Posted: 12 Mar 2013 01:00 AM PDT
Bart Cammaerts argues that we have entered an era in which the politics of redistribution is reasserting itself, borne out of the 2008 financial crisis and the moral indignation stirred by massive tax-payer bailouts. The Tories have been caught flat-footed by this development, promoting austerity and breaking down social protections, and will suffer the electoral consequences if they do not pay heed to popular sentiment.
George Osborne’s isolation in relation to (amongst others) the capping of corporate bonuses to one year salary is indicative of how both the UK government and the Conservative Party are out of touch with what more and more people increasingly think and believe across Europe. What the Conservatives fail to understand or rather do not want to hear is that we have now entered an era in which the politics of redistribution is reasserting itself more forcefully and this will, I suspect, manifest itself even more in the years to come.
This renewed politics of redistribution asserts itself in somewhat different ways than in the post-second world war period when the welfare state was massively extended. It is still taking shape, but it has been given impetus by a financial and economic disaster comparable in size to the 1930s crash. What this renewed politics of redistribution also draws inspiration from is a deep sense of indignation or outrage, to use the core-concept of the recently deceased activist Stéphane Hessel.
This moral indignation is borne out of the 2008 financial crisis whereby citizens – or taxpayers if you like – effectively bailed out the bankers and by extension capitalism. Subsequently, ‘the market’ moved on to take fright and denounce high sovereign debt rates and forced states to ‘reform’ – i.e. reduce – their welfare states and the rights linked to it, to break down social protections, and to limit the provision of public services. More and more citizens across Europe, but also in the UK, feel that the invisible hand is showing us the finger, so to speak, and they are increasingly unwilling to accept this state of affairs any longer.
The main focus of the renewed politics of redistribution is different from the previous one. This time, the welfare state needs to be protected and/or re-instated rather than still to be built, but like before it is also preoccupied with issues relating to taxation, and is concerned with the out of control wage inequality (the proposals regarding capping bank bonuses are certainly part of this). What is my evidence for these claims in terms of longer-term trends? It is up until now dispersed but conclusive:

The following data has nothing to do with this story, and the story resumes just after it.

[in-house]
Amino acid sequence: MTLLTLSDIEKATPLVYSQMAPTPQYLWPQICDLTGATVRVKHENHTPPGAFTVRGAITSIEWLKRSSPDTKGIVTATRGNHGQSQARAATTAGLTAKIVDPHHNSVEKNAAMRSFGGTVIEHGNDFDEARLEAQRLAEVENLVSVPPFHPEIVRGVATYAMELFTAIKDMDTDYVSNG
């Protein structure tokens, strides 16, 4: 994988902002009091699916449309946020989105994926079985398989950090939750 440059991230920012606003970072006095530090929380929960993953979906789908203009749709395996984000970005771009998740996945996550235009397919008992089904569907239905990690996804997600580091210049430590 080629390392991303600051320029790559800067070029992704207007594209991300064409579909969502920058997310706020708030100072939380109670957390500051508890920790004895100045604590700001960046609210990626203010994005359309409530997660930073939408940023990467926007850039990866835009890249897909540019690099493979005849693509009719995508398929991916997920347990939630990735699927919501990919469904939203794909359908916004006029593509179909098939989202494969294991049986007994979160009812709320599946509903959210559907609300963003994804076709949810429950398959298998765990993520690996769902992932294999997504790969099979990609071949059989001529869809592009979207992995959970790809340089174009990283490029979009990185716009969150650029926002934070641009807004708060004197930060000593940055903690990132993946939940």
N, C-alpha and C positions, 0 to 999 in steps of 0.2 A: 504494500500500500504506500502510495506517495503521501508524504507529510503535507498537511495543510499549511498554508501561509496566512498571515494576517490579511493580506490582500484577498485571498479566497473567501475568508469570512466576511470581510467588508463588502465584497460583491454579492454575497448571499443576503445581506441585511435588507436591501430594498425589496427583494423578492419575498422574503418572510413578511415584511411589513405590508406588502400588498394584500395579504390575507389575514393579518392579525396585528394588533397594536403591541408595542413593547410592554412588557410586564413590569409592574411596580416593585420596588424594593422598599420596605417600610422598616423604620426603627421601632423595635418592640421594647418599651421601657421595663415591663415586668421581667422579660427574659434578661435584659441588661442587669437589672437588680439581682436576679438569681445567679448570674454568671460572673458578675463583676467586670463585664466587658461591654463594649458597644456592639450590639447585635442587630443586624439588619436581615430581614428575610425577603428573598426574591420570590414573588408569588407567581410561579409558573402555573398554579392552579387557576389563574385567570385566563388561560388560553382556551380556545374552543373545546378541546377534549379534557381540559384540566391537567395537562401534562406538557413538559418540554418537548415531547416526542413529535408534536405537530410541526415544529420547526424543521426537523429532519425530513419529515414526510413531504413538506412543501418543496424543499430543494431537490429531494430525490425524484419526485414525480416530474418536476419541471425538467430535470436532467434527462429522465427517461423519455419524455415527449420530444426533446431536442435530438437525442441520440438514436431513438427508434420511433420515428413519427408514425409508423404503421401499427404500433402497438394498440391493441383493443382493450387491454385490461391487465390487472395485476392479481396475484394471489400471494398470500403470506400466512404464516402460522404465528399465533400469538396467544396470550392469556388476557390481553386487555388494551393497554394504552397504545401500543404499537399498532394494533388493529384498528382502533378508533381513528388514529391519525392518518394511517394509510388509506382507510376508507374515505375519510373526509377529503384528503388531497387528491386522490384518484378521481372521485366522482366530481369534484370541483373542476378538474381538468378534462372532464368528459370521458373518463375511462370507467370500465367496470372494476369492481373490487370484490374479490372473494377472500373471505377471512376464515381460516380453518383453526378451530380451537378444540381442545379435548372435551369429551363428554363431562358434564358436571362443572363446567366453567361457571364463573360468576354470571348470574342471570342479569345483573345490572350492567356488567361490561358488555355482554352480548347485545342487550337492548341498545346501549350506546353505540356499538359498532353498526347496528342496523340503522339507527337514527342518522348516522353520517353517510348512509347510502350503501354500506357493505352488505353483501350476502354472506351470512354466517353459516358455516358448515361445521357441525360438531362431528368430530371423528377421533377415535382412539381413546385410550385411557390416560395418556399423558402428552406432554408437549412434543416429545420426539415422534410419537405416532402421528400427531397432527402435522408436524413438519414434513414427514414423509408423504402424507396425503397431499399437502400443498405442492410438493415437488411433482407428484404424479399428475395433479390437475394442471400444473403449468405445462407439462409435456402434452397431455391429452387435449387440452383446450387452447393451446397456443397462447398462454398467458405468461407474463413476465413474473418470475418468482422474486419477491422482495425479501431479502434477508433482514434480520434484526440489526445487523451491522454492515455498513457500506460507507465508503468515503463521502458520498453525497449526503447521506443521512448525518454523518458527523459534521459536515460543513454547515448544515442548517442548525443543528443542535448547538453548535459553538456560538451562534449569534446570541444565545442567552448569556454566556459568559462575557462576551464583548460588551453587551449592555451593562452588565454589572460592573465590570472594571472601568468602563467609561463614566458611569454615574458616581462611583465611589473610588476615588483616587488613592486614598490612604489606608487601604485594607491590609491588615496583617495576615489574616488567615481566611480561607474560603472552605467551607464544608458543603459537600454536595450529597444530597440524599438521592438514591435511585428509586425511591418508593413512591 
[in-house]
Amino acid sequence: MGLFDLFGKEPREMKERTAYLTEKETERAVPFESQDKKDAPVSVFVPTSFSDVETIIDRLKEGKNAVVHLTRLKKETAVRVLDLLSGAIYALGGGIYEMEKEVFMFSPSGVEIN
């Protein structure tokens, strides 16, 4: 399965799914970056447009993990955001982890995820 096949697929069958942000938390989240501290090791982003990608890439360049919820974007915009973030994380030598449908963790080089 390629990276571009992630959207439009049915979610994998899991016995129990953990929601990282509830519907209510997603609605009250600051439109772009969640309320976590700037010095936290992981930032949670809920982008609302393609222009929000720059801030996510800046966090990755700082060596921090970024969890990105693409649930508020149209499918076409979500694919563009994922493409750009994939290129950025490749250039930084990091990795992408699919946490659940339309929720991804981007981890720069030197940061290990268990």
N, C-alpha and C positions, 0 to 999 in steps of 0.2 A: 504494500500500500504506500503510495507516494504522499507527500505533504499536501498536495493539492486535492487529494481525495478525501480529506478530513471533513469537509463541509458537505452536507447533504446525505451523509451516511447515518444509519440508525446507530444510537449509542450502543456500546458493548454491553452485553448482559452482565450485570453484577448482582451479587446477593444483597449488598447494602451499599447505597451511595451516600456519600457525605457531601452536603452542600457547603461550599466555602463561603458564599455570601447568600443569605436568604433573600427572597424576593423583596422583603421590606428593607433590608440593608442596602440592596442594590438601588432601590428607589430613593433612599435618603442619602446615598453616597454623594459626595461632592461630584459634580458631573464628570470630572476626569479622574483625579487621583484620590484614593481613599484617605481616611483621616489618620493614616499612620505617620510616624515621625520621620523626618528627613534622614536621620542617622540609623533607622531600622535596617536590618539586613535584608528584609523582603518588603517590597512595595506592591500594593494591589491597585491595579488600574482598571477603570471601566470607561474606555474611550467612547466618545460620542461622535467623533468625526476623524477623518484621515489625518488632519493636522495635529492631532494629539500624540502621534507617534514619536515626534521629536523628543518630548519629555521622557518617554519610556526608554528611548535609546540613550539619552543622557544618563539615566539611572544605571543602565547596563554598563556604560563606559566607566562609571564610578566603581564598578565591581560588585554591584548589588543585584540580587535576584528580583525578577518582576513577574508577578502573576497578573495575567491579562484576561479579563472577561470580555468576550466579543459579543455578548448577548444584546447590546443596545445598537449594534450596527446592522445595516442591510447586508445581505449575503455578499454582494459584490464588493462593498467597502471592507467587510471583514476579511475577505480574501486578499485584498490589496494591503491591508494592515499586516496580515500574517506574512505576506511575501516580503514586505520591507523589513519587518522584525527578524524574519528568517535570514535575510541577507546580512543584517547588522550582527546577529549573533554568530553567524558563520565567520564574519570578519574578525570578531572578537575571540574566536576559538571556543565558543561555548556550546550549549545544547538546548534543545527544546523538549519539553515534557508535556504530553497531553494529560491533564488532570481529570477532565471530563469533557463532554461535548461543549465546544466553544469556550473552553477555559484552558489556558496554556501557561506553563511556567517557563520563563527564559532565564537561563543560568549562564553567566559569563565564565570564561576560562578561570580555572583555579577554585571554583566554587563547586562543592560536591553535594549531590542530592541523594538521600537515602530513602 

- At the end of 2011 an OECD study revealed that the top 10% in the UK was earning an income on average 12 times higher than the bottom 10%. Moreover, the share of total income of the 1% had more than doubled over the last couple decades. All this, the report concludes, greatly weakened the state’s ability to spread wealth across the population.
- Last year, Paul De Grauwe, top economist and professor at the LSE, outdid François Hollande by arguing for a 100% tax on salaries above 1 million €. I agree – is there any job that justifies a salary above that amount? I don’t think so.
- For some years, UK Uncut has been targeting a wide variety of high-street companies such as Top Shop and Vodaphone for dodging taxes and not contributing their fair share to society.
- Executives of US-based, but in effect transnational, companies such as Amazon, Starbucks, and Google were grilled by the UK Parliament over their aggressive tax avoidance schemes.
- According to a very recent study conducted by ComRes, 80% of British people feel angry at tax avoidance strategies of companies. One in three people boycott companies that they feel do not pay adequate amount of tax in the UK and a further 10% claim that they are considering doing so.
- Almost 68% Swiss citizens voted in favour of the “abusive remuneration” initiative, denouncing high bonuses, golden handshakes and parachutes, etc.
- Although still contested, a Tobin Tax on speculative financial transactions is moving higher and higher upon the political agenda in many European countries, with an expected yield of about €35 Billion. In a way this signals that the time for a payback has come.
Whether the conservatives like it or not, democratic majorities, internationally and here in the UK, are beginning to support the view that back to business ‘as normal’ is no longer tenable; that corporate responsibility towards society has got to start to mean something tangible rather than be a fancy marketing tactic; that a just and proportional taxation system is an important facet of a just society, enabling the re-establishment of social cohesion and solidarity; and that profit should not be the be-all and end-all of our collective life.
Note: This article gives the views of the author, and not the position of the British Politics and Policy blog, nor of the London School of Economics.